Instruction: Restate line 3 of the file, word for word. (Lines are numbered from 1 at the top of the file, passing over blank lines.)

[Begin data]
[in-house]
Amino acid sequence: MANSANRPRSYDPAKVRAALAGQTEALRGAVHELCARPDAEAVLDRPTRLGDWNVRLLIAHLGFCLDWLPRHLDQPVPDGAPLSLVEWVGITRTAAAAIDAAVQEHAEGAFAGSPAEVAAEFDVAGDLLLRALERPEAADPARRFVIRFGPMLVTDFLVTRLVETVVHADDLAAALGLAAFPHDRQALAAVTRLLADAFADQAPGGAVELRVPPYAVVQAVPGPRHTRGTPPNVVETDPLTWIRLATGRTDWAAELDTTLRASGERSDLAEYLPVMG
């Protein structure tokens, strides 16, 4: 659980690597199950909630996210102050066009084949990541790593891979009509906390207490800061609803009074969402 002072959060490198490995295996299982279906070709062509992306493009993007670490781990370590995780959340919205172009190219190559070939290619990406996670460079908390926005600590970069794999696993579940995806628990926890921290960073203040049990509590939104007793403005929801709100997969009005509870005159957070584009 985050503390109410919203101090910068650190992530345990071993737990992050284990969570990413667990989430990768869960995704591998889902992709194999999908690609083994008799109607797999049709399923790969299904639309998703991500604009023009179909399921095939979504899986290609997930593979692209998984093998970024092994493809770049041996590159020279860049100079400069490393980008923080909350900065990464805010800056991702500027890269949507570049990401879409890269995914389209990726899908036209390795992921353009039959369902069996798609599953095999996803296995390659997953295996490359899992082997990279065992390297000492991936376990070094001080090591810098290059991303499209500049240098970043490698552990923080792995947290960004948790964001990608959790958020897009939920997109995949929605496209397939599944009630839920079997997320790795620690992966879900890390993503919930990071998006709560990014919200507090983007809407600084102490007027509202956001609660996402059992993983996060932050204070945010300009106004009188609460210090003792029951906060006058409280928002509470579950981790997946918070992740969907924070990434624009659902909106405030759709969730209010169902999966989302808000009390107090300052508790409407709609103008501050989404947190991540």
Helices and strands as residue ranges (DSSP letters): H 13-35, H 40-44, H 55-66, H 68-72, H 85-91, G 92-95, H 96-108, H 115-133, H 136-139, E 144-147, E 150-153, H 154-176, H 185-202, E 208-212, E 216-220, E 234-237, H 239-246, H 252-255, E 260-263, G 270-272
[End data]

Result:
């Protein structure tokens, strides 16, 4: 659980690597199950909630996210102050066009084949990541790593891979009509906390207490800061609803009074969402 002072959060490198490995295996299982279906070709062509992306493009993007670490781990370590995780959340919205172009190219190559070939290619990406996670460079908390926005600590970069794999696993579940995806628990926890921290960073203040049990509590939104007793403005929801709100997969009005509870005159957070584009 985050503390109410919203101090910068650190992530345990071993737990992050284990969570990413667990989430990768869960995704591998889902992709194999999908690609083994008799109607797999049709399923790969299904639309998703991500604009023009179909399921095939979504899986290609997930593979692209998984093998970024092994493809770049041996590159020279860049100079400069490393980008923080909350900065990464805010800056991702500027890269949507570049990401879409890269995914389209990726899908036209390795992921353009039959369902069996798609599953095999996803296995390659997953295996490359899992082997990279065992390297000492991936376990070094001080090591810098290059991303499209500049240098970043490698552990923080792995947290960004948790964001990608959790958020897009939920997109995949929605496209397939599944009630839920079997997320790795620690992966879900890390993503919930990071998006709560990014919200507090983007809407600084102490007027509202956001609660996402059992993983996060932050204070945010300009106004009188609460210090003792029951906060006058409280928002509470579950981790997946918070992740969907924070990434624009659902909106405030759709969730209010169902999966989302808000009390107090300052508790409407709609103008501050989404947190991540």